*881 Mr. Rayburn was submitted by the state as, and found by the court to be, an expert in the field of analytical chemistry. When defendant Matthews moved to suppress his testimony, the assistant district attorney stated that the witness had filed no reports with the district attorney and that he (the assistant district attorney) had not even talked with the witness until about an hour before the witness was called to testify.

The witness stated that he made an analysis of spots found on a pair of pants previously introduced into evidence and allegedly worn by defendant Matthews at the time of the crimes; and that in his opinion the spots or stains were "dye stuff".

In the first place, we do not think there was a violation of G.S. 15A-903 or G.S. 15A-910. More importantly, we cannot perceive how defendant Matthews was prejudiced by Rayburn's testimony. As we view the record, the state was attempting to show that the pants worn by defendant Matthews on the occasion in question had blood on them following the robbery and killing; and the testimony of Rayburn tended to disprove that contention.[1] We hold that the court did not err in admitting Rayburn's testimony. It is incumbent on defendant not only to show error but that the error complained of was prejudicial to him. State v. Paige, 272 N.C. 417, 158 S.E.2d 522 (1967).

Defendant Matthews assigns as error the admission into evidence of numerous photographs of the victim and his injuries and testimony relating thereto, contending that the evidence was inflammatory. Defendant Snow raised the same question in his second assignment of error. For the same reasons set forth above in the discussion of defendant Snow's second assignment, we find no merit in defendant Matthews' assignment relating to the same question.

Finally, defendant Matthews contends the trial court erred in striking certain questions propounded by his counsel and answers thereto. This contention relates to the cross examination of state's witness G. F. Minor, a Greensboro police officer, who testified that he went with Sammie Collie, Sr., to a wooded area and recovered the clothing allegedly worn by defendant Matthews at the time the crimes were committed.

On cross examination, counsel for defendant Matthews elicited from Minor testimony to the effect that before going to look for the clothing, Minor obtained a search warrant based upon information given to him by Collie; and that he set out in the application for the search warrant that on 2 December 1978 Collie and defendant Snow drove to a deserted area on Henry Street in Greensboro and deposited the blood stained brown trousers, blue shirt and a butcher knife in the wooded area. On redirect examination of Minor, the court allowed the witness to read from the search warrant. Thereupon, counsel for defendant Snow objected and moved to strike all of Minor's testimony relating to the search warrant and the court allowed the motion. The state then moved that the evidence elicited by counsel for defendant Matthews relating to the search warrant be stricken and the court allowed that motion.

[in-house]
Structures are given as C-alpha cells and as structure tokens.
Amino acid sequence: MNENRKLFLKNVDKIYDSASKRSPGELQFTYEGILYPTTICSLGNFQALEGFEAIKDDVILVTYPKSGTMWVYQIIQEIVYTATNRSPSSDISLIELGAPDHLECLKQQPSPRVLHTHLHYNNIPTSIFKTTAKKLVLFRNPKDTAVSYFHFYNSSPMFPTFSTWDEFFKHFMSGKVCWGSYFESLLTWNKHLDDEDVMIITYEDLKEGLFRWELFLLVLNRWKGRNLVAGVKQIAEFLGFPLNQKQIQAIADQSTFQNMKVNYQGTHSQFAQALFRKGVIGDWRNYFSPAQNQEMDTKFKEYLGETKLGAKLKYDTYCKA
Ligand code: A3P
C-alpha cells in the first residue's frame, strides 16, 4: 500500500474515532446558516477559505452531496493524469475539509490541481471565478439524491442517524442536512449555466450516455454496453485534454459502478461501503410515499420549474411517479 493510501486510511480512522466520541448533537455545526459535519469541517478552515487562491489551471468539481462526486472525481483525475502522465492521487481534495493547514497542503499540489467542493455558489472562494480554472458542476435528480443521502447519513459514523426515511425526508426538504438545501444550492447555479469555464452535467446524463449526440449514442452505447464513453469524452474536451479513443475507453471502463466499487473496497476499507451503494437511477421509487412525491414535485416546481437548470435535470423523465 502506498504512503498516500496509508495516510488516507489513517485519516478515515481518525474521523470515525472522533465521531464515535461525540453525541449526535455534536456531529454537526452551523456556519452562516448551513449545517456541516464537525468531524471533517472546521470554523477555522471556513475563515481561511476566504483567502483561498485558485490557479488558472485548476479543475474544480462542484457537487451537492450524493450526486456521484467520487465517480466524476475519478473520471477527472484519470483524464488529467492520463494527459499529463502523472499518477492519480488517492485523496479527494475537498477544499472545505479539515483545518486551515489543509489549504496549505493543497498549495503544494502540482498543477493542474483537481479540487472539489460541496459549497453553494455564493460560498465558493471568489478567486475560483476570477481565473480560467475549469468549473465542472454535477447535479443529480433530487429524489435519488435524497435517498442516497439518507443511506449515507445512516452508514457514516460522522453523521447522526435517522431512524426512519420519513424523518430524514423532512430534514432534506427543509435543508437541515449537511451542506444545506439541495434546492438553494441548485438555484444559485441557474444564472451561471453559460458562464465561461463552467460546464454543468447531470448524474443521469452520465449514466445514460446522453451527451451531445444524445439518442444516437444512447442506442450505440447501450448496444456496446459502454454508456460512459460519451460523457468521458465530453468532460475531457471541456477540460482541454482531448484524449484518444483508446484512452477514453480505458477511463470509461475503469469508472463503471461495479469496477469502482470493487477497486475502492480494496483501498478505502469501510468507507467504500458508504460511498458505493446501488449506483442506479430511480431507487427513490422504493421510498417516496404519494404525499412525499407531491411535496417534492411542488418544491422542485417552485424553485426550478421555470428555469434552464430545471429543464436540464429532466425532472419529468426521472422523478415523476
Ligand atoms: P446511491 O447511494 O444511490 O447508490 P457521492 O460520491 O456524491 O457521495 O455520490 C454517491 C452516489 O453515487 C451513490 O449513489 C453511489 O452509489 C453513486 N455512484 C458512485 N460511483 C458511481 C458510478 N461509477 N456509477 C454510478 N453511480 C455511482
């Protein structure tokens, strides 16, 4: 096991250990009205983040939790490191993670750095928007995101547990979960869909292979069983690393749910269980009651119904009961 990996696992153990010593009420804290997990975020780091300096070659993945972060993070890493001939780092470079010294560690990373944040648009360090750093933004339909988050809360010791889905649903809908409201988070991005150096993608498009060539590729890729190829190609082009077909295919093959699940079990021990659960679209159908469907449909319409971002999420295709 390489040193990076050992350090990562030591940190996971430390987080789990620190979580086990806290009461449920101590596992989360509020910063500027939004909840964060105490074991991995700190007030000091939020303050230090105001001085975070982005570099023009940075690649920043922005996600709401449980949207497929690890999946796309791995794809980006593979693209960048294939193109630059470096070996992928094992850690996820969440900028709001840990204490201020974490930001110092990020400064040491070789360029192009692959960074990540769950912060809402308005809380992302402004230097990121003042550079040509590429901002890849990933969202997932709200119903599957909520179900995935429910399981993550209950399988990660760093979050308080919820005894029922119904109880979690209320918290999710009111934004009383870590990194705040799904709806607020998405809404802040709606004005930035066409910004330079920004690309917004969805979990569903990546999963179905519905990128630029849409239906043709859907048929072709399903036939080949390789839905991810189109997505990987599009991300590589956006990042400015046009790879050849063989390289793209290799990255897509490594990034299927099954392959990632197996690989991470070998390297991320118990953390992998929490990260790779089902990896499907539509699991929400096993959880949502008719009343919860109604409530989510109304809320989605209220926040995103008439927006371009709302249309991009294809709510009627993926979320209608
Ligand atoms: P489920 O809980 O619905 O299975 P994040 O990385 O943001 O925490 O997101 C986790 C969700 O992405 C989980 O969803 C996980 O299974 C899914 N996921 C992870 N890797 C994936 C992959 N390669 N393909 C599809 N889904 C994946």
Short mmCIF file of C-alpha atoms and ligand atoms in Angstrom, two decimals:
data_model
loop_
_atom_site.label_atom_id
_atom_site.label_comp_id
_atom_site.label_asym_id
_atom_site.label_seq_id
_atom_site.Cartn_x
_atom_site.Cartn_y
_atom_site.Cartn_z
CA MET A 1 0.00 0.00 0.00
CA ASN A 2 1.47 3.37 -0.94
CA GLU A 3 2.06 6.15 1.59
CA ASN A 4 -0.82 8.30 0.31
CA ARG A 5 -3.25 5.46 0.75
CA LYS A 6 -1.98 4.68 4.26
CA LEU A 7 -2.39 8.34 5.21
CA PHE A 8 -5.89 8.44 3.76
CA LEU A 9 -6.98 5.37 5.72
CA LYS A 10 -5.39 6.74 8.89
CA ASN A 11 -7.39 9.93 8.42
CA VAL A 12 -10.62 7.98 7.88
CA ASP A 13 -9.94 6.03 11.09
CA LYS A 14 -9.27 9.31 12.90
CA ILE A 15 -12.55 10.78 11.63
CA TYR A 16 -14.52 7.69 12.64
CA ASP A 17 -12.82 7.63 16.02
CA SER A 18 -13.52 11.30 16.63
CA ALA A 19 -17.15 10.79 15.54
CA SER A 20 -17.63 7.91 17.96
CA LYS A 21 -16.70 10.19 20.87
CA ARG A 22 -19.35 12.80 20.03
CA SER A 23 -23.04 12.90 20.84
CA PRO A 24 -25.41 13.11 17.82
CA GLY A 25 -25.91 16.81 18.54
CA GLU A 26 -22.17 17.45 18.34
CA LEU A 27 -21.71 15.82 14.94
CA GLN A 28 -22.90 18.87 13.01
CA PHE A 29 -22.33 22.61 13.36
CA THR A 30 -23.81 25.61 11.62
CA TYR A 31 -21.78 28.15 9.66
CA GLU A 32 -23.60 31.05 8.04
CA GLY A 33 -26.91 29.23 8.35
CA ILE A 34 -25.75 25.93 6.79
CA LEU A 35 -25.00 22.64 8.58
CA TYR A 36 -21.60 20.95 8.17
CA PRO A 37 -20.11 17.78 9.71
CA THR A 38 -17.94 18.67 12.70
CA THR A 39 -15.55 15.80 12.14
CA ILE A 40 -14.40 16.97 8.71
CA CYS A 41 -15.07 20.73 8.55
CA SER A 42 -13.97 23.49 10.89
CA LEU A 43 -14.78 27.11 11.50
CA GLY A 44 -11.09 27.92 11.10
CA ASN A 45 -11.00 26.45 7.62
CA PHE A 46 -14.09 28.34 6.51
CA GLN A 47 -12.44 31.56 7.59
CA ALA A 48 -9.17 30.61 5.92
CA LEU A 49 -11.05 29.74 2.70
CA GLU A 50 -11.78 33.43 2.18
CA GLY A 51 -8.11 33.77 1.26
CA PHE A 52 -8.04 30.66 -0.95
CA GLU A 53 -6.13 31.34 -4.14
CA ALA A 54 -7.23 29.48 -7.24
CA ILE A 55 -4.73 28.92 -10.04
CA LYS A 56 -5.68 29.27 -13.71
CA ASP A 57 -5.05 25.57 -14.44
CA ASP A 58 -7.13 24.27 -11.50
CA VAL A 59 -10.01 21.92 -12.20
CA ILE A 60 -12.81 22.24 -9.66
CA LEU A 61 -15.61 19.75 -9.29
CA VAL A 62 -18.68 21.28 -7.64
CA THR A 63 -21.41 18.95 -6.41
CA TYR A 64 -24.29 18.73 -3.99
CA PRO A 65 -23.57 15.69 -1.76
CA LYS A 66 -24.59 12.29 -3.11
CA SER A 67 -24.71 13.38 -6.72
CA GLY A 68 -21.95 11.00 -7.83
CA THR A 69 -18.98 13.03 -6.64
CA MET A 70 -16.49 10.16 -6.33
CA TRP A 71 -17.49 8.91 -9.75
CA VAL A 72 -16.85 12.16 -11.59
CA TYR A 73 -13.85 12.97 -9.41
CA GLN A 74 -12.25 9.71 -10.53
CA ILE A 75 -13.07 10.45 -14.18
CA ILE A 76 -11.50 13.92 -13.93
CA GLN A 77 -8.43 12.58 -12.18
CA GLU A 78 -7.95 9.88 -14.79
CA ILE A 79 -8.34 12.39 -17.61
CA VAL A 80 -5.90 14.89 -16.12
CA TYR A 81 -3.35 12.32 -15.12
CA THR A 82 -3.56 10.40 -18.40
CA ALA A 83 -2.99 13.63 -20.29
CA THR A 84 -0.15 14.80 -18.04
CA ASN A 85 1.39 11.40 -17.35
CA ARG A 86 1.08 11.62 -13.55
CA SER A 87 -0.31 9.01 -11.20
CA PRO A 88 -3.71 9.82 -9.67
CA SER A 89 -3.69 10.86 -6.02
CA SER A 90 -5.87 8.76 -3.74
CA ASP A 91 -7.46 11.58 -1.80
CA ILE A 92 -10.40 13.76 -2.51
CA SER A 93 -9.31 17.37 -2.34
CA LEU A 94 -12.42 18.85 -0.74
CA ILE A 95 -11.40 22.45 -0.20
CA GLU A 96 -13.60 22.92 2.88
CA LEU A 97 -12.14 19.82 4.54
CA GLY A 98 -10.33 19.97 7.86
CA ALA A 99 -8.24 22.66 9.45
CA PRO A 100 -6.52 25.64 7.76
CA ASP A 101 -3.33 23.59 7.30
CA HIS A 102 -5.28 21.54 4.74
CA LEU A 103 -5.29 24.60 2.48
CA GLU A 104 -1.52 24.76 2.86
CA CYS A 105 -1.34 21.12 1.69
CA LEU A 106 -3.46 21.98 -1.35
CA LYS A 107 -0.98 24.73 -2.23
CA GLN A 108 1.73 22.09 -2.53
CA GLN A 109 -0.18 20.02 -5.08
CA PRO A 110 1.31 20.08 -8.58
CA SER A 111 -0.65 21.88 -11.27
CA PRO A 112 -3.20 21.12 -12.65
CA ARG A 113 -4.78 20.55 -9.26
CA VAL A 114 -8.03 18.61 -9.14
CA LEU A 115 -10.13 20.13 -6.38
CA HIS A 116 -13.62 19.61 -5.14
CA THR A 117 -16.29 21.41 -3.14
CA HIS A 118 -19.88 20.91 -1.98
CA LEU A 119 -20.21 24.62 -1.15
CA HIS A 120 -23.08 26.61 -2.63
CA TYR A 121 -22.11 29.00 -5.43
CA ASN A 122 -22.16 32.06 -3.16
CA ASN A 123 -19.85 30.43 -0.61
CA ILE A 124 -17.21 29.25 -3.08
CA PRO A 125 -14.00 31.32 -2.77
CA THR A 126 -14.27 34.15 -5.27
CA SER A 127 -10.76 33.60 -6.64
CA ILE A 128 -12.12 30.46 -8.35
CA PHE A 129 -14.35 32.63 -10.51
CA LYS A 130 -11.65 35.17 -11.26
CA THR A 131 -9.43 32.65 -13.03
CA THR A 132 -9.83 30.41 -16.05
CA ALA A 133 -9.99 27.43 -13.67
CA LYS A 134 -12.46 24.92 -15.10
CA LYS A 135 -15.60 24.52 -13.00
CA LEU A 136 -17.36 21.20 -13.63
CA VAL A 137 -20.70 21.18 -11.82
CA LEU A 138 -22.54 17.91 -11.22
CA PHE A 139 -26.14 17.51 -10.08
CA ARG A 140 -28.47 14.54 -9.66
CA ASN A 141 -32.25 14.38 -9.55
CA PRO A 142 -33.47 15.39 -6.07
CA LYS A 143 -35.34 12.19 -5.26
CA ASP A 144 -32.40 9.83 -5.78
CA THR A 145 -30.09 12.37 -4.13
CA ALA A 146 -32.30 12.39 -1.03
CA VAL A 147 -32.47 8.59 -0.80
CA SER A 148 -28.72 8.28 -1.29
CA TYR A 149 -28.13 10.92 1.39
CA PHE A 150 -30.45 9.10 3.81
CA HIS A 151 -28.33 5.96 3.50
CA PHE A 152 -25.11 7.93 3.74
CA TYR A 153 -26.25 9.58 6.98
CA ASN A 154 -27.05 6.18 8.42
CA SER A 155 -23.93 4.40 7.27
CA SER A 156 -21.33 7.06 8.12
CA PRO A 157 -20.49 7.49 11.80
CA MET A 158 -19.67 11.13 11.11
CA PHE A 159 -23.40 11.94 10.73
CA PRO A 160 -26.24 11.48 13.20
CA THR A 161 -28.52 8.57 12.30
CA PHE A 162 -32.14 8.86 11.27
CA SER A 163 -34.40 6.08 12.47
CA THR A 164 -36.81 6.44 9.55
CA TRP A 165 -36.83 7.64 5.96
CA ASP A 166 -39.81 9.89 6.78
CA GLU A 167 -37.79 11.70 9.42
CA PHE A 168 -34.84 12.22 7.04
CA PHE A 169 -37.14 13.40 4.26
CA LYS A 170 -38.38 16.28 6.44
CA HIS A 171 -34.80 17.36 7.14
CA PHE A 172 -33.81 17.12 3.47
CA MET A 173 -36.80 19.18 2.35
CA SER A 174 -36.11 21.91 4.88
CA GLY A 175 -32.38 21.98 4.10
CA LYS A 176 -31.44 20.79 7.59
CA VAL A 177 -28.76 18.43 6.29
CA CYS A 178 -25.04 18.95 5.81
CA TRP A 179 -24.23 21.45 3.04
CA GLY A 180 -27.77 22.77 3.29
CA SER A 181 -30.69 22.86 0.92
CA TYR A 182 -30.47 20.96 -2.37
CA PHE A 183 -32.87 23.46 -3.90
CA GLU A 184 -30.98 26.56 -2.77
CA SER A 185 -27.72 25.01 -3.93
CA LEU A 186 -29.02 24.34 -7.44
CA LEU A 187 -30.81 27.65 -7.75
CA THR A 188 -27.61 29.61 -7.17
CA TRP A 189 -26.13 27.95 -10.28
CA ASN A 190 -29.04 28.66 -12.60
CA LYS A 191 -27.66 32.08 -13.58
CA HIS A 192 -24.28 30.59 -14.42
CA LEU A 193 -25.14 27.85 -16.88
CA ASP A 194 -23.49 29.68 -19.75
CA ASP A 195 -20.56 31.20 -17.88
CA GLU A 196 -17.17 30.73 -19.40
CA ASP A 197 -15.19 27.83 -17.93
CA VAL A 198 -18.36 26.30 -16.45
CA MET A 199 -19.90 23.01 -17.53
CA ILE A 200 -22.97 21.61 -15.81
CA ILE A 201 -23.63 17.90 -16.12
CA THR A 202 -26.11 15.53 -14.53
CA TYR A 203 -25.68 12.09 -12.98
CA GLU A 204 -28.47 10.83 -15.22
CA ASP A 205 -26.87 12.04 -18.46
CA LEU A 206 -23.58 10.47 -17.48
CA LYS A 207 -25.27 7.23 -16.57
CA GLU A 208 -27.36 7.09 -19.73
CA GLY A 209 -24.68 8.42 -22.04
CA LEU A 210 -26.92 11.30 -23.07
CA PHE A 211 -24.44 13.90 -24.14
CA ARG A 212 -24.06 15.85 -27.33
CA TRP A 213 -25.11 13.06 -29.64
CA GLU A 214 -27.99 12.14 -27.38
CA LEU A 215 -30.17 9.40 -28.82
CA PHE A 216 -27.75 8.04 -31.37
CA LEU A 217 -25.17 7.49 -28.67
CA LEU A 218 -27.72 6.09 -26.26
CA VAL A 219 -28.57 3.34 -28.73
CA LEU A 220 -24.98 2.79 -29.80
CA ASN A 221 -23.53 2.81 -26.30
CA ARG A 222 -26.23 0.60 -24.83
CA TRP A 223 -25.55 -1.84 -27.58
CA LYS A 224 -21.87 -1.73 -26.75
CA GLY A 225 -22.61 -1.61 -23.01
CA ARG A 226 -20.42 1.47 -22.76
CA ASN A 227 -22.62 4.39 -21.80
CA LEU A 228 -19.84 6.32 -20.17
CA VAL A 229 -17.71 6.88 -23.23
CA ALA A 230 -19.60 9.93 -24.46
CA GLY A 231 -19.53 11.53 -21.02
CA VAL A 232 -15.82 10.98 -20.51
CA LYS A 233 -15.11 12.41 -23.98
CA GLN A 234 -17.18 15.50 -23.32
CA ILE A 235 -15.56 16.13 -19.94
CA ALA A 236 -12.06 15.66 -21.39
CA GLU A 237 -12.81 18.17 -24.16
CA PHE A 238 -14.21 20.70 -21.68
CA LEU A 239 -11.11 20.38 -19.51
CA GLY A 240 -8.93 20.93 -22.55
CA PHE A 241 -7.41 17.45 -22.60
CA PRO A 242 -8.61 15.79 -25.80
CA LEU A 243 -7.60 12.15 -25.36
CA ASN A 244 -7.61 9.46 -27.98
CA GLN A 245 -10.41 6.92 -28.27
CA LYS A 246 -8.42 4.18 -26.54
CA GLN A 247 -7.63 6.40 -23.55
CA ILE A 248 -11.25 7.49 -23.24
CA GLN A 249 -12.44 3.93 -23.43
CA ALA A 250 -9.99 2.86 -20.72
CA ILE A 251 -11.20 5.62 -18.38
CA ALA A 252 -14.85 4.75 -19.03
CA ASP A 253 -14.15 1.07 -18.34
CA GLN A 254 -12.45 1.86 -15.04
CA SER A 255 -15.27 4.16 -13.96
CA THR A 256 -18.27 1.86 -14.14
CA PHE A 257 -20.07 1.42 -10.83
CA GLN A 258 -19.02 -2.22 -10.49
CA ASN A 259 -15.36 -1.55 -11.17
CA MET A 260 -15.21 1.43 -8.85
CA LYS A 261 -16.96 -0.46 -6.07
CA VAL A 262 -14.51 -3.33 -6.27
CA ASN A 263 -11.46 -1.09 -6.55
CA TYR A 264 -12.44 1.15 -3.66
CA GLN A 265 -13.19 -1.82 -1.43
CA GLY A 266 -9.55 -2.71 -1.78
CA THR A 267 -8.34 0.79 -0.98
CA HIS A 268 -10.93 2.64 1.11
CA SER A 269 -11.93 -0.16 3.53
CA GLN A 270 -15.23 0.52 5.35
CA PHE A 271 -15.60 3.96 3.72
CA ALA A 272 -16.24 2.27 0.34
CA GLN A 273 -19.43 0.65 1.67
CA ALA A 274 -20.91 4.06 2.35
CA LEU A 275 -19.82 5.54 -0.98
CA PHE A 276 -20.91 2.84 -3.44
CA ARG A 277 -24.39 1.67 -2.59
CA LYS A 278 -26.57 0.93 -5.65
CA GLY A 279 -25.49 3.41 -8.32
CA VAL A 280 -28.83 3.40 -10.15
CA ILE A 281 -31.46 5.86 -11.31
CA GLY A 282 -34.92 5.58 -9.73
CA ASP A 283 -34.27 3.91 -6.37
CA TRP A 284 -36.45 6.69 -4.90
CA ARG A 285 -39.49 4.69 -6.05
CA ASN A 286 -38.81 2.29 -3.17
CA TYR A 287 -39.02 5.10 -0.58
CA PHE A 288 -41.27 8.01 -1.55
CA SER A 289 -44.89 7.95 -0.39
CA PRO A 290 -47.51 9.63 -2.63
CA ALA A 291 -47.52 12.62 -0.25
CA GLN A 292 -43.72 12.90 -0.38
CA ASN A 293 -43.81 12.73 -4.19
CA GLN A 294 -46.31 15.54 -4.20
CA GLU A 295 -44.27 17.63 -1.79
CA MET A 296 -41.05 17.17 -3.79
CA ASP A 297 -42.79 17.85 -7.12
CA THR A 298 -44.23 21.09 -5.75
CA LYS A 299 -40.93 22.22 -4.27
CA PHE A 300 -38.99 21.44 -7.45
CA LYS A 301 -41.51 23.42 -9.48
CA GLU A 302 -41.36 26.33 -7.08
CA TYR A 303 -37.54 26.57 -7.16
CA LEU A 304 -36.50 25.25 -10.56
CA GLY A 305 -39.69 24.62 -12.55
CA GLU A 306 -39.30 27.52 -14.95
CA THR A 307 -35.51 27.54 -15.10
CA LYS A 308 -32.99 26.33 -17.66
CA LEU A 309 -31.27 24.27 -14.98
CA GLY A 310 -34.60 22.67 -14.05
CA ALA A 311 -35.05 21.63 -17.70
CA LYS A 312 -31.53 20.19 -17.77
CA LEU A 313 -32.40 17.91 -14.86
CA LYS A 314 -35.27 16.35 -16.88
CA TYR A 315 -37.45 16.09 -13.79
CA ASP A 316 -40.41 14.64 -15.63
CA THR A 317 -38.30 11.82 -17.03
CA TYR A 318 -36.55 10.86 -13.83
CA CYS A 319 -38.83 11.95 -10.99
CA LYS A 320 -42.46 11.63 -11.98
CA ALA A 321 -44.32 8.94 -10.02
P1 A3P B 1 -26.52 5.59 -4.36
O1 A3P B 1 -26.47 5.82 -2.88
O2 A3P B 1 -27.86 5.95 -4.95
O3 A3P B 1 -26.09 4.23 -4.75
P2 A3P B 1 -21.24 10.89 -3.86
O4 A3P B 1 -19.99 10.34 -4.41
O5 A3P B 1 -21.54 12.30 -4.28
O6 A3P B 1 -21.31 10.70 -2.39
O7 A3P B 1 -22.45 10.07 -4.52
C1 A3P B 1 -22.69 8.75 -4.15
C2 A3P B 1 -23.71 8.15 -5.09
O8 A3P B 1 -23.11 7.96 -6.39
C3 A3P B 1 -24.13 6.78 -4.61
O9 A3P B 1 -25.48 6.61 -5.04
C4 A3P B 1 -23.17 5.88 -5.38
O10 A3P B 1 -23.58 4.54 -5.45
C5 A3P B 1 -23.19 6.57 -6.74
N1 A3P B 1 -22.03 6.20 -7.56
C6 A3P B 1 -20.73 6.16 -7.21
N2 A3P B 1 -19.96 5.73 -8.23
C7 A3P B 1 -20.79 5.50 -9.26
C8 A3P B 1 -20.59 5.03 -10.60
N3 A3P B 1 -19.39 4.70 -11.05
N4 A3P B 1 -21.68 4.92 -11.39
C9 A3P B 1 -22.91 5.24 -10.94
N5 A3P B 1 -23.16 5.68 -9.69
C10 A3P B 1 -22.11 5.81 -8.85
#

On recross-examination by counsel for defendant Matthews, Minor testified:

I talked with Sammie Earle Collie, Sr. on or about December 28, 1978, and, in addition to other things, he said that he took them out there and then he later saw Robert Snow, and he and Robert Snow went to that wooded area and located the pants and the shirt, and Mr. Snow took some money out of the pants, and they left them out there in the woods; but Mr. Collie stated originally that he took the pants, knife, and shirt and put them in the woods. Originally he did not say Robert Snow went along.

Defendant Matthews argues that striking the testimony of Minor deprived him of his right of cross examination to discredit the *882 testimony of the witness Collie by showing inconsistencies therein. This argument is not persuasive in view of the fact that counsel on recross-examination was able to elicit and get before the jury substantially the same testimony that the court had ordered stricken. Again defendant Matthews has failed to show that the alleged error was prejudicial to him. State v. Paige, supra.

* * * * * *

In the trial of defendants and the judgments appealed from, we find

No error.


[1] It is also noted that defendant Matthews admitted that he had blood on his pants following the killing. (R. p. 158)